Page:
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USCCB: "Deficiencies" in conscience protections
Three major points considered
The United States Conference of Catholic Bishops (USCCB) Secretariat of Pro-Life Activities, Richard Doerflinger, suggests that following the passage of health care reform, "there's still a number of deficiencies in conscience protection."
"One [deficiency] is that many Americans will be required to take abortion coverage in federally subsidized health plans as a condition for getting the health coverage they want, and will not have the option to exclude the abortion coverage," Doerflinger notes.
"There is a provision in the law for dividing the funding, so that when you are forced to pay for the abortion, you pay for it as a premium, instead of through taxes; but the abortion coverage in many federally subsidized plans will still be an integral part of what you are required to pay for," he says. "That's not true now in any federally subsidized health plans."
In this case, under health care reform, "the insurer decides whether to cover elective abortions, and then they are still allowed to get federal funds for their entire plan. And anyone who buys that plan must pay the abortion fee," he says.
A second "deficiency" he cites regards the lack of protection under health care reform that is typically afforded under the Weldon Amendment, which has been part of the U.S. Department of Labor/U.S. Department of Health and Human Services appropriations bills since 2004, he says. The new health care reform law appropriates funds outside the bounds of the Labor/HHS appropriations bills, meaning that they are not covered by the Weldon Amendment's conscience protections.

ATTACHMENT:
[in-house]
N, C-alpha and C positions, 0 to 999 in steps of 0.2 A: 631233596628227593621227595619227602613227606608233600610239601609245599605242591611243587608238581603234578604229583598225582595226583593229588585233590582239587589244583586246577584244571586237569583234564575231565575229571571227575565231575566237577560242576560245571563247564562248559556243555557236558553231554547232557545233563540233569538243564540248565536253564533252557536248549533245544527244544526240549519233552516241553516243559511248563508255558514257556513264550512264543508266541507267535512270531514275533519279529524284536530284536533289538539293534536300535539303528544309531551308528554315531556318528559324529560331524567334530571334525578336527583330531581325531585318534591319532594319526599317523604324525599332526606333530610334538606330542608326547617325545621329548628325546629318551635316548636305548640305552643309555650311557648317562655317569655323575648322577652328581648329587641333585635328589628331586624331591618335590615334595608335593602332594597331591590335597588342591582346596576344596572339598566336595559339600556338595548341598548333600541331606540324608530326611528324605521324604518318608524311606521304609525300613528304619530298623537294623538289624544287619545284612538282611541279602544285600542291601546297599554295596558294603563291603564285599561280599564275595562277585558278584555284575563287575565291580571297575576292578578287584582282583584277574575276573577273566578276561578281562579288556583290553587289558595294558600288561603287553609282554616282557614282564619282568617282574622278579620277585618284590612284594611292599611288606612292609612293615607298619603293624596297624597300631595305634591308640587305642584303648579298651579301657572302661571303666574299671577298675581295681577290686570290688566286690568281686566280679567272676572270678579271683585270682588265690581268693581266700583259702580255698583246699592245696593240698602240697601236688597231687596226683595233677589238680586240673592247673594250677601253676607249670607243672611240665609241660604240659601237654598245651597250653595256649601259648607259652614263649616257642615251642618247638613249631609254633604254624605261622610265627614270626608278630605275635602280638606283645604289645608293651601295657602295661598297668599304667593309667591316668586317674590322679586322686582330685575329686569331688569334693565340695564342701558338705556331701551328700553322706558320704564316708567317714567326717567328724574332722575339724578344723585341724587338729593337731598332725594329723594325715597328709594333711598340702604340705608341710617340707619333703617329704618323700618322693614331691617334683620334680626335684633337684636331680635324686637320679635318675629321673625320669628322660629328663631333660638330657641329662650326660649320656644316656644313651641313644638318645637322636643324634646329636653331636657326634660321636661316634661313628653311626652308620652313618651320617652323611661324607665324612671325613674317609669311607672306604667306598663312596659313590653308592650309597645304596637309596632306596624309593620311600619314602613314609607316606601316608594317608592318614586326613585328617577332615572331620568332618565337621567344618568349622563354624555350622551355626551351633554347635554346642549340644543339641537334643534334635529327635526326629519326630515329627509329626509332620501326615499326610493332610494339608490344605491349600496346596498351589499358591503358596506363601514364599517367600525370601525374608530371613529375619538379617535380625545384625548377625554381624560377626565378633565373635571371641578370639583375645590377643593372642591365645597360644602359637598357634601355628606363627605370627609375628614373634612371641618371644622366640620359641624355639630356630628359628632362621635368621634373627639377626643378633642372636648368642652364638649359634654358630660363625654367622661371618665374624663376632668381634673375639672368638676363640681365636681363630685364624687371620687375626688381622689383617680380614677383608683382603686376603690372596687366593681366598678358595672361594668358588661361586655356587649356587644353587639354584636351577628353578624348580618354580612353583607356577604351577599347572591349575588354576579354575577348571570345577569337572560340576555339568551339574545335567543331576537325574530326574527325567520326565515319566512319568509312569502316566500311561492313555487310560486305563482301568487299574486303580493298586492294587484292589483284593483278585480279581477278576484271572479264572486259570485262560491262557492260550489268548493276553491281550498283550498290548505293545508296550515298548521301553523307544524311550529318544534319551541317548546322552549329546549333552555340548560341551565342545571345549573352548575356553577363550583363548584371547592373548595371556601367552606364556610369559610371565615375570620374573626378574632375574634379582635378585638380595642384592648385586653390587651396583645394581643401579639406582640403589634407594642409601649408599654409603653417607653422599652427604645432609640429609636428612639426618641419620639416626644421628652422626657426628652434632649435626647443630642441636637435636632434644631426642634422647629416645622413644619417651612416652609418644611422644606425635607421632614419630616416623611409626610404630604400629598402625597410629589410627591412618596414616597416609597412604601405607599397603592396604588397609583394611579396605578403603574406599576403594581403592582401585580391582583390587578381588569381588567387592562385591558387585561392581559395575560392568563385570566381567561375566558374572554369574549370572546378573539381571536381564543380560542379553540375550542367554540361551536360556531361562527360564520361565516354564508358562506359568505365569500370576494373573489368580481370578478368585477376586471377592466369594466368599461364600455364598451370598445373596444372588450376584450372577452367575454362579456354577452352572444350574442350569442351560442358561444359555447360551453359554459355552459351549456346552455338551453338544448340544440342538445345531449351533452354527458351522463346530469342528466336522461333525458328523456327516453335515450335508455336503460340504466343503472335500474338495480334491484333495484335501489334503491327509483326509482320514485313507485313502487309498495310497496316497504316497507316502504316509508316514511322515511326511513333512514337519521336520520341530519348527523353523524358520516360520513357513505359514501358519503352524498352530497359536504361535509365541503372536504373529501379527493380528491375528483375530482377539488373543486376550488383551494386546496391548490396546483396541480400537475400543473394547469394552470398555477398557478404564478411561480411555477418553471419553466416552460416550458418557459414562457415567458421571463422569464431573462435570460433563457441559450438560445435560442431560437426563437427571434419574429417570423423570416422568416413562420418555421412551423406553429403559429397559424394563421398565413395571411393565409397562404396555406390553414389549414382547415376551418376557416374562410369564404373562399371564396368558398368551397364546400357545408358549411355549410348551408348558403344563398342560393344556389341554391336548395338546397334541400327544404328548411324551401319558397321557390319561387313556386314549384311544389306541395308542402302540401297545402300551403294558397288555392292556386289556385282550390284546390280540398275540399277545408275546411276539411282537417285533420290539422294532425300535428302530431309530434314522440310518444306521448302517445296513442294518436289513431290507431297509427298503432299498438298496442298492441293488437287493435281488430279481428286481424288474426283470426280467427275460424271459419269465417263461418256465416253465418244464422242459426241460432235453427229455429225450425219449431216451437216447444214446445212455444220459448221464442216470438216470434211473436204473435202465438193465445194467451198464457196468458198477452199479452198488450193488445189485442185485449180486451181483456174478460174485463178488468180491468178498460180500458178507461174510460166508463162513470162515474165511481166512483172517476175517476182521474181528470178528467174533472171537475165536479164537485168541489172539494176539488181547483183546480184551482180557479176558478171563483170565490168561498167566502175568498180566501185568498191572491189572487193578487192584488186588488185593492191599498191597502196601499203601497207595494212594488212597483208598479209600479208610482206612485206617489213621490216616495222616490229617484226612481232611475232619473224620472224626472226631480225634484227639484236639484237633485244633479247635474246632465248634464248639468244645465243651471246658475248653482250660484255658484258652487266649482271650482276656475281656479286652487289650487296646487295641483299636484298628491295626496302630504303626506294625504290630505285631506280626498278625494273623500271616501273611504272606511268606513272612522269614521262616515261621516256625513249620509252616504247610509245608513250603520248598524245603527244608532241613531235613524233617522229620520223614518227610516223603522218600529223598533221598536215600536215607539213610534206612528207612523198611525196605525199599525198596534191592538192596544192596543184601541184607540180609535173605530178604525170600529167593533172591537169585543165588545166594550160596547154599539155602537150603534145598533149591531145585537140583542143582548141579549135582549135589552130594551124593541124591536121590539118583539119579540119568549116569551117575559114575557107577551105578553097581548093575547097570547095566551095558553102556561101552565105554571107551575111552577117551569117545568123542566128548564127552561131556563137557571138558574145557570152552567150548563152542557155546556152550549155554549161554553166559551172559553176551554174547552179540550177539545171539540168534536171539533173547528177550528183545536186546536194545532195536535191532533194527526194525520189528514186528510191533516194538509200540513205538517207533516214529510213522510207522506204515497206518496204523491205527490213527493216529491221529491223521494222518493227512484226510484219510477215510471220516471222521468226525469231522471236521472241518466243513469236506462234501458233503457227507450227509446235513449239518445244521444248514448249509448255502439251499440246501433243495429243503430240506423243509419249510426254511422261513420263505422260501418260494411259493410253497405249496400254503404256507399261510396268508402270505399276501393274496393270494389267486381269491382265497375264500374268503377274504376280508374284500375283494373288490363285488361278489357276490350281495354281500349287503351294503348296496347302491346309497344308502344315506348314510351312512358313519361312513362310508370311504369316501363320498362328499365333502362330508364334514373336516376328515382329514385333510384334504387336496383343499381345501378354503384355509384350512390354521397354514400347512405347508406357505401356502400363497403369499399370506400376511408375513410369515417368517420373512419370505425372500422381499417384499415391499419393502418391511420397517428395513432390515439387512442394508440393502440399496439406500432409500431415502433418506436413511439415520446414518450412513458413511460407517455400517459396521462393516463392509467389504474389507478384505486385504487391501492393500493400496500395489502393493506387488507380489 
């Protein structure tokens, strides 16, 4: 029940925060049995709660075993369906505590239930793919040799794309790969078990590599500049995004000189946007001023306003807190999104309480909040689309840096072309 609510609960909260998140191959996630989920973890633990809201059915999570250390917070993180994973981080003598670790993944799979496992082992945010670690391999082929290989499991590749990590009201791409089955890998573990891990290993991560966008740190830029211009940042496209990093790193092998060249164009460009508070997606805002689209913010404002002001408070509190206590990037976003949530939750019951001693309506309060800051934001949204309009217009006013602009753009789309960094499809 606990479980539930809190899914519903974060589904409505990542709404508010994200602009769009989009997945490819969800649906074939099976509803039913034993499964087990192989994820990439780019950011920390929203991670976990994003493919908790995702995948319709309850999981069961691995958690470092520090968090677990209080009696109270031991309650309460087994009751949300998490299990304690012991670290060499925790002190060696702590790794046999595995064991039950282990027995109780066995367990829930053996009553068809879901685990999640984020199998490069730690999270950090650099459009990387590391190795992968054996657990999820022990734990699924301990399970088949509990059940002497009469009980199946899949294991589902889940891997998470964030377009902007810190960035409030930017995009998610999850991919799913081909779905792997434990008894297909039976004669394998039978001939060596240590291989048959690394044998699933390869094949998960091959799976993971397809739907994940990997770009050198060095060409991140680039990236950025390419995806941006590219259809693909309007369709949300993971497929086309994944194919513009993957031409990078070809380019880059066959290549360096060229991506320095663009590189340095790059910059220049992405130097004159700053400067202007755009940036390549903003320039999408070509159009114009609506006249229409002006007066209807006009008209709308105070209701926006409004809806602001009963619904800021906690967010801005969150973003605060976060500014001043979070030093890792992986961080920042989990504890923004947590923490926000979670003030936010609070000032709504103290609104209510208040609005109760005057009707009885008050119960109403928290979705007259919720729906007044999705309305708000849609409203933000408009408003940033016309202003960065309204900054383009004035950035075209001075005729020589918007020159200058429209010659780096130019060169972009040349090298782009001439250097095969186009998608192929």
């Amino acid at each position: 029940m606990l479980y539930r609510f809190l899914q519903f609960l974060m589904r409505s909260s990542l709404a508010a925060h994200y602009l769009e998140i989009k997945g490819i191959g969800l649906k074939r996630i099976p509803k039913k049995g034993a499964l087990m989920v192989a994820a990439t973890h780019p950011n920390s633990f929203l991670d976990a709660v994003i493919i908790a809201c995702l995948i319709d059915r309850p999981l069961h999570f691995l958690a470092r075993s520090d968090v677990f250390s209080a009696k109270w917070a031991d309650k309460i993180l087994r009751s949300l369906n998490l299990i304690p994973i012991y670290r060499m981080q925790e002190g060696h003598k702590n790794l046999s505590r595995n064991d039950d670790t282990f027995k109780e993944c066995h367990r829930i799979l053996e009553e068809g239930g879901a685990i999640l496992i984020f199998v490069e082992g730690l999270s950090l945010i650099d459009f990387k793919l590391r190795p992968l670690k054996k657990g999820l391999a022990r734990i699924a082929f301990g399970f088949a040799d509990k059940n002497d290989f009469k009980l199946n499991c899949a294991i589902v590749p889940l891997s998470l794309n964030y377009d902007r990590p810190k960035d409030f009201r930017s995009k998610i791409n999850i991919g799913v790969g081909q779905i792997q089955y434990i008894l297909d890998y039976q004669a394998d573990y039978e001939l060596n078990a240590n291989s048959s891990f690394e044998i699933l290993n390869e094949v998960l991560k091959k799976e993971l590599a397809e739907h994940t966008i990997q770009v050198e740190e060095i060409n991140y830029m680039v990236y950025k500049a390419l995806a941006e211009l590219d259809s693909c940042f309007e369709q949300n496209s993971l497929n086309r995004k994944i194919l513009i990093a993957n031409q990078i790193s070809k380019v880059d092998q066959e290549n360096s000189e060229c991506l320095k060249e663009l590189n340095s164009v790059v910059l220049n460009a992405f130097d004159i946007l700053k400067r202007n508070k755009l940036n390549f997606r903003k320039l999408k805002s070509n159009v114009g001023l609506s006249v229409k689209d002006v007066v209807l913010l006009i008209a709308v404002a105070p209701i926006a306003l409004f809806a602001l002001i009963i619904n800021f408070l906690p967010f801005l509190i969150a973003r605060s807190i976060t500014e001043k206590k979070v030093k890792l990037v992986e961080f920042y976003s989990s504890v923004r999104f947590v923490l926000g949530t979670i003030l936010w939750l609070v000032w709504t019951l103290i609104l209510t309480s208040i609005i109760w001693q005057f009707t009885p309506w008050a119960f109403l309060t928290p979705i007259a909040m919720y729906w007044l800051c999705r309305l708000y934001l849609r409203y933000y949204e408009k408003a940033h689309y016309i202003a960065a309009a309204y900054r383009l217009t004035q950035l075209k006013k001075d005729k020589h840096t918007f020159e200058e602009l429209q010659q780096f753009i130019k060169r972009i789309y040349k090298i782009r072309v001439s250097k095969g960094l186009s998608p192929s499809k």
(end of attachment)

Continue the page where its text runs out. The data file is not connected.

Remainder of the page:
"So, it's not that this law overrides or deletes the Weldon Amendment, but what it fails to do ... is apply the policy of the Weldon Amendment to these new funding streams that are created by the legislation," Doerflinger explains.
All other major federal health programs are covered under these protections, he says, since they all are funded through the Labor/HHS appropriations.
Although health care providers who decline involvement in abortion will not be required to provide abortions via the new qualified health plans, "they're not protected from discrimination on the part of governmental entities," he says.
"So, you cannot have discrimination by the health plans, but providers and overall plans may be discriminated against by some of these new governmental entities that are being set up under the new law," he says.
The third "concern goes beyond the abortion issue into other areas where Catholic employers and Catholic institutions have had the freedom until now to exclude from their coverage procedures that are against Catholic teaching . . . things like sterilization, contraception, and in vitro fertilization."
HHS to develop policy, implement
Doerflinger explains that under health care reform, the law "creates a new broad list of essential health benefits that are ultimately going to have to be in all health plans . . . The broad categories are very sweeping, related to prescription drugs, physician services, and so on. We think it likely that a lot of those categories will end up including things that we've been able to exclude from our coverage until now."
While health care reform is law, there are still "many, many provisions" that will require policy development and implementation by HHS, he says.
When dealing with employer health plans, "there's nothing in the law now that says that HHS should make any accommodation for religious freedom concerns, when they're dealing with employer health plans."
"So, that's our third concern . . . In this broader area of religious freedom, we don't have any protection against a sort of straitjacket, one-size-fits-all list of essential benefits that even Catholic institutions will have to provide and pay for," Doerflinger notes.